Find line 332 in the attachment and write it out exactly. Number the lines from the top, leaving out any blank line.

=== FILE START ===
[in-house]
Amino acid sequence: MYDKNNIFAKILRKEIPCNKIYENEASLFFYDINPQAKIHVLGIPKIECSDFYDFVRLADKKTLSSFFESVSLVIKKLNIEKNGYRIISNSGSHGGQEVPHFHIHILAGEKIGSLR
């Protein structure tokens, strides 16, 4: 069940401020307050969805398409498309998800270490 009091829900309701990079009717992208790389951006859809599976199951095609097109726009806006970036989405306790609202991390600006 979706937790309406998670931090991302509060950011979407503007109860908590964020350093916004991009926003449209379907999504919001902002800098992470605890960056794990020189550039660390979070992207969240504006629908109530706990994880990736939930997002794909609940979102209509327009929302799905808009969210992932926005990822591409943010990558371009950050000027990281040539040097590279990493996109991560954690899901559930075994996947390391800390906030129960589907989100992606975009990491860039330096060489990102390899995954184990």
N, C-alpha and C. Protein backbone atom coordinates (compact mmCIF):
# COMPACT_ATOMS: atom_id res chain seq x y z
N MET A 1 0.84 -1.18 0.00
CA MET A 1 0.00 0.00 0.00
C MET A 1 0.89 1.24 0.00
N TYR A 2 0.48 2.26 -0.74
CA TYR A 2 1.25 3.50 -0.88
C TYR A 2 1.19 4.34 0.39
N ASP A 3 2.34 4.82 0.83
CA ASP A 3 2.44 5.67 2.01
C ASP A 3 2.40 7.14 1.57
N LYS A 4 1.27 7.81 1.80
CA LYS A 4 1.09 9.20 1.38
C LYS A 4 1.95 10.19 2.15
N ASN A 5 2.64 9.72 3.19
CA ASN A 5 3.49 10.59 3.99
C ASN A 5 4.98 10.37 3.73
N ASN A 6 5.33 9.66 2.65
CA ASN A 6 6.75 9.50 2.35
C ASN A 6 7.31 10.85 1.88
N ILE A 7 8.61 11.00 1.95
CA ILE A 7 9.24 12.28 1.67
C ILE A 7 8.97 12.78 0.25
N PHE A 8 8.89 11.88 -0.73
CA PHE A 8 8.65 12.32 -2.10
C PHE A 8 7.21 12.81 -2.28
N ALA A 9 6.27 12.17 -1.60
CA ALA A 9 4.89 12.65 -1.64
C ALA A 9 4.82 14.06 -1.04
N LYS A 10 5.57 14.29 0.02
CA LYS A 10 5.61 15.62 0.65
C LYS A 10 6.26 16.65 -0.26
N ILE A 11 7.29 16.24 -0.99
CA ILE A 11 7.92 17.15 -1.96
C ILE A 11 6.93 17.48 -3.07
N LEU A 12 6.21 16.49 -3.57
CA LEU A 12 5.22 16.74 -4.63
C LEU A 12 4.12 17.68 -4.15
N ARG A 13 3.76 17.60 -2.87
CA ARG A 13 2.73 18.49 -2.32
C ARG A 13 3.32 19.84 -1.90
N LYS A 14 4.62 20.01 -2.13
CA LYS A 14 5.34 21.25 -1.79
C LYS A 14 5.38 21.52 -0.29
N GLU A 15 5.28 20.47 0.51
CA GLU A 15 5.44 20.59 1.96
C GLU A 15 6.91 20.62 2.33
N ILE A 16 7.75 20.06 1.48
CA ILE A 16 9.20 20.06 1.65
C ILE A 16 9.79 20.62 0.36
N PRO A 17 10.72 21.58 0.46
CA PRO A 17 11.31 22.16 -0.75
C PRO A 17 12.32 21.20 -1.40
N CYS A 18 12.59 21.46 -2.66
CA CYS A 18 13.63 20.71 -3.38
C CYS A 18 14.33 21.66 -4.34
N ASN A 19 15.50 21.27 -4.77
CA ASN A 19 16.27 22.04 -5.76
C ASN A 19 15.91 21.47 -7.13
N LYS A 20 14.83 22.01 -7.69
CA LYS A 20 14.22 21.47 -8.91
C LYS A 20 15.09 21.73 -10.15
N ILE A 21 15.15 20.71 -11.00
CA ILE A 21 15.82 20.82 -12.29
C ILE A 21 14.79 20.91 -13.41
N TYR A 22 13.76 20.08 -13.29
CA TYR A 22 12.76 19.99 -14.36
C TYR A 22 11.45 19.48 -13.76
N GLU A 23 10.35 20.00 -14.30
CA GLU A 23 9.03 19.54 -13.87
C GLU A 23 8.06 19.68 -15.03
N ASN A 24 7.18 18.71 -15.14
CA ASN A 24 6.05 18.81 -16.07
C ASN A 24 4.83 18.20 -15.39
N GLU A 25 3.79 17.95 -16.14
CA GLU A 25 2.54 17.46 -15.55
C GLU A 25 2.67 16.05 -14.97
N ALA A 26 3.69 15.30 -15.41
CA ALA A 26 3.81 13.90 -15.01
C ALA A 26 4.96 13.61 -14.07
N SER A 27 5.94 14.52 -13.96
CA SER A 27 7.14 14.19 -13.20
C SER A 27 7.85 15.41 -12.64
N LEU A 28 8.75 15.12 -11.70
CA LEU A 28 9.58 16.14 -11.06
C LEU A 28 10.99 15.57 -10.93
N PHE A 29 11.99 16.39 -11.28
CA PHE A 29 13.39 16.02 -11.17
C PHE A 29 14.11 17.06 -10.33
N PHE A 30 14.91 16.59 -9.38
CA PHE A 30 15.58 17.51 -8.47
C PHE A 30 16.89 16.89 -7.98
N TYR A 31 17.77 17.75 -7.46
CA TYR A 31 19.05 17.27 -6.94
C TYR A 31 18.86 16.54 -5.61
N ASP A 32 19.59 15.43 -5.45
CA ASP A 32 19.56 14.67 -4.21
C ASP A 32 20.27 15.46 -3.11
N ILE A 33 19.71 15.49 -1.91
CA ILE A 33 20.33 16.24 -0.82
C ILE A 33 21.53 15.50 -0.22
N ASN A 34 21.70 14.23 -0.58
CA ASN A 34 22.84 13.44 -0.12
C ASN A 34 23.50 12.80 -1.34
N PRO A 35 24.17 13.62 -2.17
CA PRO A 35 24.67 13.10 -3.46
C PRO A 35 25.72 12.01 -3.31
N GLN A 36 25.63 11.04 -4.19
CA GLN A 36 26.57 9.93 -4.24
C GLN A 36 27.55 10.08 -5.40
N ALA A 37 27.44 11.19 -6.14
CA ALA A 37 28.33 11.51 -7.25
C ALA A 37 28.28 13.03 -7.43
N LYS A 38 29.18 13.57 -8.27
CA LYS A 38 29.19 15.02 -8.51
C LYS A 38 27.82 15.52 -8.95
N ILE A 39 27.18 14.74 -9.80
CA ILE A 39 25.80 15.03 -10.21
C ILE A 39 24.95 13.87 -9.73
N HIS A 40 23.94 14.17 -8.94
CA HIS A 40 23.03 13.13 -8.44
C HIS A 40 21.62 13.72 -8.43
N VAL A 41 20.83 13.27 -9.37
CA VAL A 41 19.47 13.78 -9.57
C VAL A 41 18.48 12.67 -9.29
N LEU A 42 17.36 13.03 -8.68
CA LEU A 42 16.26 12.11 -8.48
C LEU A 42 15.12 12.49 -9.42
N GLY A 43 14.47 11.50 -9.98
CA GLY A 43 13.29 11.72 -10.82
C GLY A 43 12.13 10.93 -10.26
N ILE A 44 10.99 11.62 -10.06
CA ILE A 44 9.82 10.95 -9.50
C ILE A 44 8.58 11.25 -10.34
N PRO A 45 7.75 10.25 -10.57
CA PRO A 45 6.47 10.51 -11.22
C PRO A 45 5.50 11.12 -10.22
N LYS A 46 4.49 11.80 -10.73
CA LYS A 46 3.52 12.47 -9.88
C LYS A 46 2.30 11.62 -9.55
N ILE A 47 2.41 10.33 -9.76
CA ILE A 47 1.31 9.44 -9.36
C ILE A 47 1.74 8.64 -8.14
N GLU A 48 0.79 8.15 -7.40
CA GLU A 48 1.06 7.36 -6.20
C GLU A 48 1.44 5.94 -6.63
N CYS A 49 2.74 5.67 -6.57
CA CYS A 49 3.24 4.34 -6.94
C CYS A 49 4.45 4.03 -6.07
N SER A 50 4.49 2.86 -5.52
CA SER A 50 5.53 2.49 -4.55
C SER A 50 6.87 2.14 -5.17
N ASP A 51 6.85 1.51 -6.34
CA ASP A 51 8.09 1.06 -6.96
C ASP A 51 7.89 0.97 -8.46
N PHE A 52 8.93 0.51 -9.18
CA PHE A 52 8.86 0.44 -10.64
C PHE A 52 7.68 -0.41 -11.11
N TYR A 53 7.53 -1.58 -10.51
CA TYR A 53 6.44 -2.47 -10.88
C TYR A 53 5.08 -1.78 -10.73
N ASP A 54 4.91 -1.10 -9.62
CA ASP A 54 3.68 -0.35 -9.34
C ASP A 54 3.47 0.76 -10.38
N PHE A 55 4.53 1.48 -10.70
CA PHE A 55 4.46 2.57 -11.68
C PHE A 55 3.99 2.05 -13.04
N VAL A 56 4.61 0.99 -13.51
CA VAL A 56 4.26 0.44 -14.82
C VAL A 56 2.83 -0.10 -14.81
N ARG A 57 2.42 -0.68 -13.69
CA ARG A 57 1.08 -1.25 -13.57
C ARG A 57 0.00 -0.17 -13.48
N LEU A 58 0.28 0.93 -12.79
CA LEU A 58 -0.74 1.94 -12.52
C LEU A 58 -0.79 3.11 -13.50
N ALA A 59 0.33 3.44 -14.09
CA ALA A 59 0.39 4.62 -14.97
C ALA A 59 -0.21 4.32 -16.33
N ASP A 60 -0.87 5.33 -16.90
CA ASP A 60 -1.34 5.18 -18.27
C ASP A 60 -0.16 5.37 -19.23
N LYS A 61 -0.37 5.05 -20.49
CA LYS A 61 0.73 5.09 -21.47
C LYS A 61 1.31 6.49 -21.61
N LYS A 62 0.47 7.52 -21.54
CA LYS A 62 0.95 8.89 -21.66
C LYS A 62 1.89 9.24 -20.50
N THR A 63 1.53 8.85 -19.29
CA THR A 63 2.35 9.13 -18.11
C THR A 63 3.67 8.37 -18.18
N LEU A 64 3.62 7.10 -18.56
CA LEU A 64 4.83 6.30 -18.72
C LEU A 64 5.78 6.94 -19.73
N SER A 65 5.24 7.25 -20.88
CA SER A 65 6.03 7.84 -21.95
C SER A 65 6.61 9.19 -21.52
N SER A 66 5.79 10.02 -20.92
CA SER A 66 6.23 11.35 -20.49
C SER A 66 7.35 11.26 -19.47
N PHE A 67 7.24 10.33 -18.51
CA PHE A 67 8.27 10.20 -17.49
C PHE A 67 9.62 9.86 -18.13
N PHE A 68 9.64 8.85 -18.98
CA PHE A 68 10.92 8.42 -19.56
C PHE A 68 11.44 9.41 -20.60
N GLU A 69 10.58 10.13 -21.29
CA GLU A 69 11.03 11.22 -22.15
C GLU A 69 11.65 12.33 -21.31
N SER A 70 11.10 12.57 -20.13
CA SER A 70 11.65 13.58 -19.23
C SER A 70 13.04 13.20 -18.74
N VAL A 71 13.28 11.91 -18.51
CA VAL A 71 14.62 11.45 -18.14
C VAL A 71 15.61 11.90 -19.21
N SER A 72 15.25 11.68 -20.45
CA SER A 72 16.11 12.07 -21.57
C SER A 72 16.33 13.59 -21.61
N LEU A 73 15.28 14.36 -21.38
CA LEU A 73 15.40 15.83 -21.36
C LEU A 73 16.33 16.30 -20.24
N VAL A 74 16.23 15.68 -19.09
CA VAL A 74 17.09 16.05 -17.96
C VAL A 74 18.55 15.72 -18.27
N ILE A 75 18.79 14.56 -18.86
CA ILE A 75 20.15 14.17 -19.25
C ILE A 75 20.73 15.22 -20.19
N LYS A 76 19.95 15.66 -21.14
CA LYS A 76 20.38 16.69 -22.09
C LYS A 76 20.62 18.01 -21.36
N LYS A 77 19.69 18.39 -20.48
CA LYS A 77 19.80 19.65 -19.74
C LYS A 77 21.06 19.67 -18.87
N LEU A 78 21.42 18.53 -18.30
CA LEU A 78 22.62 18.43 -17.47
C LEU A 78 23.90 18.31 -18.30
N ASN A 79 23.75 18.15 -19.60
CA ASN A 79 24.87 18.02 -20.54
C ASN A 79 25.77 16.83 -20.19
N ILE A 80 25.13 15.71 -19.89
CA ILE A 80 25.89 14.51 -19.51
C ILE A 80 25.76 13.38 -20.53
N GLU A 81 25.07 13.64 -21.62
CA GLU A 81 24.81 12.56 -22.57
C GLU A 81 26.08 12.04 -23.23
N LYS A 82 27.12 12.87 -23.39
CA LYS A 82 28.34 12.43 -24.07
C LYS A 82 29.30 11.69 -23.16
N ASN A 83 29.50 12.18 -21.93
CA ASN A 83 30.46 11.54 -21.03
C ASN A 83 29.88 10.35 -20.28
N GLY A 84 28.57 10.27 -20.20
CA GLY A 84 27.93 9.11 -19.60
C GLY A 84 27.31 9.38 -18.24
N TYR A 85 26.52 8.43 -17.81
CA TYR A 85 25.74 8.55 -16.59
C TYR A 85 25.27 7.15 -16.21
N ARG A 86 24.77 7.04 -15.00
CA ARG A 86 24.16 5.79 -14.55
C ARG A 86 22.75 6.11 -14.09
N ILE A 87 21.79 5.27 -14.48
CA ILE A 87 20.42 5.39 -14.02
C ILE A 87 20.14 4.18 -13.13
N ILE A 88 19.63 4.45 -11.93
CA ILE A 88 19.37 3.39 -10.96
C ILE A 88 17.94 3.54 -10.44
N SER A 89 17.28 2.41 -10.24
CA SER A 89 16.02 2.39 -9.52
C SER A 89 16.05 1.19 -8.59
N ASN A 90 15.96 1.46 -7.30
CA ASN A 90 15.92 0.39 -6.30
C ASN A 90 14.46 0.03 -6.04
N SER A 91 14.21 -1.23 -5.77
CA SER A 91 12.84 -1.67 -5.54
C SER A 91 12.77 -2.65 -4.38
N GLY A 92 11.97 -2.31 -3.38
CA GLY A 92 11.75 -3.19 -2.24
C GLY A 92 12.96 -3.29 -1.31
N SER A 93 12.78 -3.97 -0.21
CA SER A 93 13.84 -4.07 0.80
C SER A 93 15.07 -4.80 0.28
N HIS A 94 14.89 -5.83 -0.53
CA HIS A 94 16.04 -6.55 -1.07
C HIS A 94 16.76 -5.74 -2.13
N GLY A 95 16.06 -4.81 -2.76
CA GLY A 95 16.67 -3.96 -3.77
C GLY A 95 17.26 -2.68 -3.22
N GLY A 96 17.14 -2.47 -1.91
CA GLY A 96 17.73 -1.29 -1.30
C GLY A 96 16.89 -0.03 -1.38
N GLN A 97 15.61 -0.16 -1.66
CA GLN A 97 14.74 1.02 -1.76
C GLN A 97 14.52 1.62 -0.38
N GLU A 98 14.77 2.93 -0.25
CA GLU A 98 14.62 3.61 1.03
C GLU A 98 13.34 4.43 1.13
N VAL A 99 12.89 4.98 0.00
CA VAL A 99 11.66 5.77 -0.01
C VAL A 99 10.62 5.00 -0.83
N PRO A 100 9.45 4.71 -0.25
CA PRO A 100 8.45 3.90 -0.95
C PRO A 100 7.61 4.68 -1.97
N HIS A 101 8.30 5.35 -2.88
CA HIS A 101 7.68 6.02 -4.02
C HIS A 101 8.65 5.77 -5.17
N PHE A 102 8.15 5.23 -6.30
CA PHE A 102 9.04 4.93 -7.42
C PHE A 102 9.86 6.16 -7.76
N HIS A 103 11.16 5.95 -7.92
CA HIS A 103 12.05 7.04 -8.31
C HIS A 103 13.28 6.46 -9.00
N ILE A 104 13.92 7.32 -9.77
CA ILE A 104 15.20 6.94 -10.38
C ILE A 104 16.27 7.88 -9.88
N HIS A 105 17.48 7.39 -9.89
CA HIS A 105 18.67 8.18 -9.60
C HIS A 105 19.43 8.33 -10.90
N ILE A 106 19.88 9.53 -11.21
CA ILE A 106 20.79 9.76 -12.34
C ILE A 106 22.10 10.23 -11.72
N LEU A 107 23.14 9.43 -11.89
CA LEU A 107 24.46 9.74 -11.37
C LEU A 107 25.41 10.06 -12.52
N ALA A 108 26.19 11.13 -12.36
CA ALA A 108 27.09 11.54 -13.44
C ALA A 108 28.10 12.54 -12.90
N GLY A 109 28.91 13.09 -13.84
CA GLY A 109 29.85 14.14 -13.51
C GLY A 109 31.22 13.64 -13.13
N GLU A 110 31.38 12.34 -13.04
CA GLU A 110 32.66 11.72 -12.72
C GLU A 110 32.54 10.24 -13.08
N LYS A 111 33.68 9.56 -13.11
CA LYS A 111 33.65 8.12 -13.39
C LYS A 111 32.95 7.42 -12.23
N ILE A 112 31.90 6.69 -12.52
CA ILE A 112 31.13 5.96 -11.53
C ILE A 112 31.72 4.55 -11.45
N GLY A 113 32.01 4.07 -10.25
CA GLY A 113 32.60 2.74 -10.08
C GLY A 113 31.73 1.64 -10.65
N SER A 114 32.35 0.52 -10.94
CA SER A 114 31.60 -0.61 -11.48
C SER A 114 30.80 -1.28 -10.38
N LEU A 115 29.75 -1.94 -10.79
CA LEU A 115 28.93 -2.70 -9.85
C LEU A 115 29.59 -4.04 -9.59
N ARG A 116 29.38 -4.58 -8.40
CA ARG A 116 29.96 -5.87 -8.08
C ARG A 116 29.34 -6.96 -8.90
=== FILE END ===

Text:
C GLY A 109 31.22 13.64 -13.13